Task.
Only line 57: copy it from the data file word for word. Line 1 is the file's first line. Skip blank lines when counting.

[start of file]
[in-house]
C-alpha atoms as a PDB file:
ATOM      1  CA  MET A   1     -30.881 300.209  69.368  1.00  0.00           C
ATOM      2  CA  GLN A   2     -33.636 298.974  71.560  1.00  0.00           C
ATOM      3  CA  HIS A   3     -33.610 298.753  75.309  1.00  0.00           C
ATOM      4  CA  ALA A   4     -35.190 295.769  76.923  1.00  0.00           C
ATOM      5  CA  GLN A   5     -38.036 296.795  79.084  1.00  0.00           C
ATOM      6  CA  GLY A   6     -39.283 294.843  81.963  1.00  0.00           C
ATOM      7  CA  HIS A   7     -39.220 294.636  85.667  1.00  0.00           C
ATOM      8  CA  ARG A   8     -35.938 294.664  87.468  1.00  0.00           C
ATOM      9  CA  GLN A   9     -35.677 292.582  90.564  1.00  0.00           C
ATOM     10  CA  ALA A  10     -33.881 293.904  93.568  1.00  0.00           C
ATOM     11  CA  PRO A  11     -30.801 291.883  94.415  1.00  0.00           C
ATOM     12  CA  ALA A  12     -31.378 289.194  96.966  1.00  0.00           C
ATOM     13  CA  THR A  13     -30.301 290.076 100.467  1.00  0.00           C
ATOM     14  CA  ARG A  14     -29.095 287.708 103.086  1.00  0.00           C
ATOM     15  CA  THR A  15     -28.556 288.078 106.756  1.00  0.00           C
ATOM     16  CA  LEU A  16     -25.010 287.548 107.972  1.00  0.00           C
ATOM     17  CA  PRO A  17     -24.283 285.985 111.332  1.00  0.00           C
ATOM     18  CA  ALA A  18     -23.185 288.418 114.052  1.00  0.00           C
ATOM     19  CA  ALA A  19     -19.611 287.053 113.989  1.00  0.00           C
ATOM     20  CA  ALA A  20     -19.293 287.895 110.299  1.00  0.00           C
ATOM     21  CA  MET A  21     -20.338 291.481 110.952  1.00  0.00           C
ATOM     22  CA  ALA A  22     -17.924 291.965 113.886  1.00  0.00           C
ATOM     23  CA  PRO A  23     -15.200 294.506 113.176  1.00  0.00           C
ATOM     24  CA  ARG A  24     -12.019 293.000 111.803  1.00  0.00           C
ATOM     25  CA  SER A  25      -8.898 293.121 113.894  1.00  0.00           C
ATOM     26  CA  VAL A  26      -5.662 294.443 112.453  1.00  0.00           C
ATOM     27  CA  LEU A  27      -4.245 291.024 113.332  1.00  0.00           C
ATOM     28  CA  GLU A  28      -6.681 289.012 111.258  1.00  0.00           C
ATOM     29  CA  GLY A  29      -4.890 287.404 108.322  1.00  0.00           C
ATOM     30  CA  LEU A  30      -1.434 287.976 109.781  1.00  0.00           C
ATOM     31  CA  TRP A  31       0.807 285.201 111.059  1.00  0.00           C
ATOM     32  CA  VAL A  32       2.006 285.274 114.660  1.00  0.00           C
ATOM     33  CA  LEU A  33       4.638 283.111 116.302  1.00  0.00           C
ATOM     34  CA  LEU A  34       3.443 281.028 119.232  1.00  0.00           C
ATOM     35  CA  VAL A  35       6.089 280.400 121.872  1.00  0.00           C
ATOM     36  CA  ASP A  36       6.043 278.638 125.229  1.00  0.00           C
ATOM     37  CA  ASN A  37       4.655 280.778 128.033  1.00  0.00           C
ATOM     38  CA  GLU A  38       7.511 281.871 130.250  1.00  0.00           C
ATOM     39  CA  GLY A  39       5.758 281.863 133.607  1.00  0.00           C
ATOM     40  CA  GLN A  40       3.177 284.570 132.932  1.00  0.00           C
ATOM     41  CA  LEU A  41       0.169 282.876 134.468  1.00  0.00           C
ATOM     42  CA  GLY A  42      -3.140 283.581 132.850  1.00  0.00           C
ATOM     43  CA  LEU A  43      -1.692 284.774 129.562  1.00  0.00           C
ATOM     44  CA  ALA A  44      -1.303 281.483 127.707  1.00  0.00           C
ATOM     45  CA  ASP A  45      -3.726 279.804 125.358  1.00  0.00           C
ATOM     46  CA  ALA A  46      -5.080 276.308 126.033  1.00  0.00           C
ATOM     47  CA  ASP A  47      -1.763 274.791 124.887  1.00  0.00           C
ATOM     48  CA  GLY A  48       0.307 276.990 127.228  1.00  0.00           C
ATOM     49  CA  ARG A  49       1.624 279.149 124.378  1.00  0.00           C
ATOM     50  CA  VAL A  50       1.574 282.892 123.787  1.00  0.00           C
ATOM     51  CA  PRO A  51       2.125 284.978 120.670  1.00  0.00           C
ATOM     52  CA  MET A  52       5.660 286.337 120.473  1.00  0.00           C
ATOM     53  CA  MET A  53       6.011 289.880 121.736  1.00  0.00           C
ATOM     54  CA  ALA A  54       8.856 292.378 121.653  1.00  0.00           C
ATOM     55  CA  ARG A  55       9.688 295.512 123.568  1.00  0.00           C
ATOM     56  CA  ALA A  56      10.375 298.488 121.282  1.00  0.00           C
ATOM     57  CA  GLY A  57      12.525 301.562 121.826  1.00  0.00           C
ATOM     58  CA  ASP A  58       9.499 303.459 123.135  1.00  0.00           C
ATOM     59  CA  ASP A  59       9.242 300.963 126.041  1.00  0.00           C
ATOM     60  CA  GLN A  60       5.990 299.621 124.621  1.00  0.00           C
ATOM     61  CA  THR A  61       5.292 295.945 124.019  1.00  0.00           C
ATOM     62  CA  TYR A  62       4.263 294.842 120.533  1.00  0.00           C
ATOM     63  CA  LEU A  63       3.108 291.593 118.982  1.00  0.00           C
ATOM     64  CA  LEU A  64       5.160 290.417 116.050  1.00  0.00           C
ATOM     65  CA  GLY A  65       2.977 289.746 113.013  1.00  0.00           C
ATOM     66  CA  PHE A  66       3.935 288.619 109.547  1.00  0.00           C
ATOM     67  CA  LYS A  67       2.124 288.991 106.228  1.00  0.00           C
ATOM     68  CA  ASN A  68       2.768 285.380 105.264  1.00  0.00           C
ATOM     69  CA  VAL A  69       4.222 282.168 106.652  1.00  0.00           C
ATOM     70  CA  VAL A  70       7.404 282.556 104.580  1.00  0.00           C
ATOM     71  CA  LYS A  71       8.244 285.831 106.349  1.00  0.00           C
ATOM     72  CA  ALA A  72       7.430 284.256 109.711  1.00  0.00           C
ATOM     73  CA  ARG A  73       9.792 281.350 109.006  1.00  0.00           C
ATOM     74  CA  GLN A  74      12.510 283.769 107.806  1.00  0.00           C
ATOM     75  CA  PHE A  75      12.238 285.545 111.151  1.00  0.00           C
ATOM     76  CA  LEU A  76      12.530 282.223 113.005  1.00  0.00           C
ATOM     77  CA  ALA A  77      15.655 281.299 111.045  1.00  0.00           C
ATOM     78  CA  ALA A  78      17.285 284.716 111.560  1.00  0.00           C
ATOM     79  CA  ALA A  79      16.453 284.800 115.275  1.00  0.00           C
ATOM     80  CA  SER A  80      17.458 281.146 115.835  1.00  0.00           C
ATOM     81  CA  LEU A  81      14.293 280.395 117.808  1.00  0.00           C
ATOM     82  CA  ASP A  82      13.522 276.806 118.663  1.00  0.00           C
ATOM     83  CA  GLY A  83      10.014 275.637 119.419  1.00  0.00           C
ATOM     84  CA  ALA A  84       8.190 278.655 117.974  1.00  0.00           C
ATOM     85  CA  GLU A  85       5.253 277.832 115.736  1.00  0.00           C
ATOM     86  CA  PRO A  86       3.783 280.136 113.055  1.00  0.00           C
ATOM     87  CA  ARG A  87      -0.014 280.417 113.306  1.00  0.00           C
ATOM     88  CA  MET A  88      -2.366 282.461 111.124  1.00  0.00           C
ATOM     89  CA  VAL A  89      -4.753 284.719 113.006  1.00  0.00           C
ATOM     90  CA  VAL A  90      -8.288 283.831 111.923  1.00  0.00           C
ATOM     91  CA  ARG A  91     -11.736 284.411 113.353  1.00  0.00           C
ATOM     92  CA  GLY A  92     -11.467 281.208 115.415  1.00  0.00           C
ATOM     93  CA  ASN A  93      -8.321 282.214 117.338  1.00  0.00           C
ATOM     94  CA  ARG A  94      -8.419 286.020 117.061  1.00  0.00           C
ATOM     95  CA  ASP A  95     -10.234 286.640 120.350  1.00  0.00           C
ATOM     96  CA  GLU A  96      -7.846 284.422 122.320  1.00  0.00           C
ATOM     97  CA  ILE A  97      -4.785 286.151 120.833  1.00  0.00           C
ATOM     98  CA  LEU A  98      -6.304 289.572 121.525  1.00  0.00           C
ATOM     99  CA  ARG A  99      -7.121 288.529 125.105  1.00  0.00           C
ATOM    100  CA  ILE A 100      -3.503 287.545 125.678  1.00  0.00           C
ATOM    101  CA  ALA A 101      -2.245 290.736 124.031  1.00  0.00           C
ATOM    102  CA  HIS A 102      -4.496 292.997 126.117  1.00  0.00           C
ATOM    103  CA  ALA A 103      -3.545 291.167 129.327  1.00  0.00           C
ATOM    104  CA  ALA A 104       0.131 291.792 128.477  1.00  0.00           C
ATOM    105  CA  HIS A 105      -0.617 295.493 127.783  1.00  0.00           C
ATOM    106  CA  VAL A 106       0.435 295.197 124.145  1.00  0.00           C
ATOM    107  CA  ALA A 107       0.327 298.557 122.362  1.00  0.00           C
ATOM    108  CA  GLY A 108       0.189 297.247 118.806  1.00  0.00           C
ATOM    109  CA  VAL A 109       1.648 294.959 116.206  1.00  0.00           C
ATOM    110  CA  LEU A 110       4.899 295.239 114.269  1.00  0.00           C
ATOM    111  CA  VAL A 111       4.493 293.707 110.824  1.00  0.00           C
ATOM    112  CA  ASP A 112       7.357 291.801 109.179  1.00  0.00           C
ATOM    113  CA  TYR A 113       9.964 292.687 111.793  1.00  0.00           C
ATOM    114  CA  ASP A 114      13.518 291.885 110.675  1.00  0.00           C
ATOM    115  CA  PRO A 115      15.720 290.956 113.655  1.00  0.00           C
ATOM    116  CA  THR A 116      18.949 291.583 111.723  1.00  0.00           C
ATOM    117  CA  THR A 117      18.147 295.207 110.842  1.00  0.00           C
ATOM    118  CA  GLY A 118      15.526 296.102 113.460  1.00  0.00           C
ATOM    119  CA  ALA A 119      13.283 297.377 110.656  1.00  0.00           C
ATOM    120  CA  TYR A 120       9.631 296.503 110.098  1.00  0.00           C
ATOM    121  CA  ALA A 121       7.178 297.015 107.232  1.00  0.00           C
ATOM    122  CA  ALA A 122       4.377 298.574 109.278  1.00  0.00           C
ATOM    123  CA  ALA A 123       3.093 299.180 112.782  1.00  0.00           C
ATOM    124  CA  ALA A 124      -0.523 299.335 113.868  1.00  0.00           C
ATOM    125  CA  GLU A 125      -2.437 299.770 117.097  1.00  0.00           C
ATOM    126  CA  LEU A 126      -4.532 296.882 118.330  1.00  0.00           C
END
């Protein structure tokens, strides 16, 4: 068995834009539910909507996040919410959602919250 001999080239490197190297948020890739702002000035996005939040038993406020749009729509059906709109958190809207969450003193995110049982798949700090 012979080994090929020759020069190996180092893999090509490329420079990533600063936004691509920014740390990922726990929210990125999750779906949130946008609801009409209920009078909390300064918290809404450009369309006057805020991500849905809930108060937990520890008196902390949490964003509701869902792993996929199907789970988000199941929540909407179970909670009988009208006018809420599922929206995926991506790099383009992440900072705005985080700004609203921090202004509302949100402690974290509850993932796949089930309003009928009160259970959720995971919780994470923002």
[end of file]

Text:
ATOM     55  CA  ARG A  55       9.688 295.512 123.568  1.00  0.00           C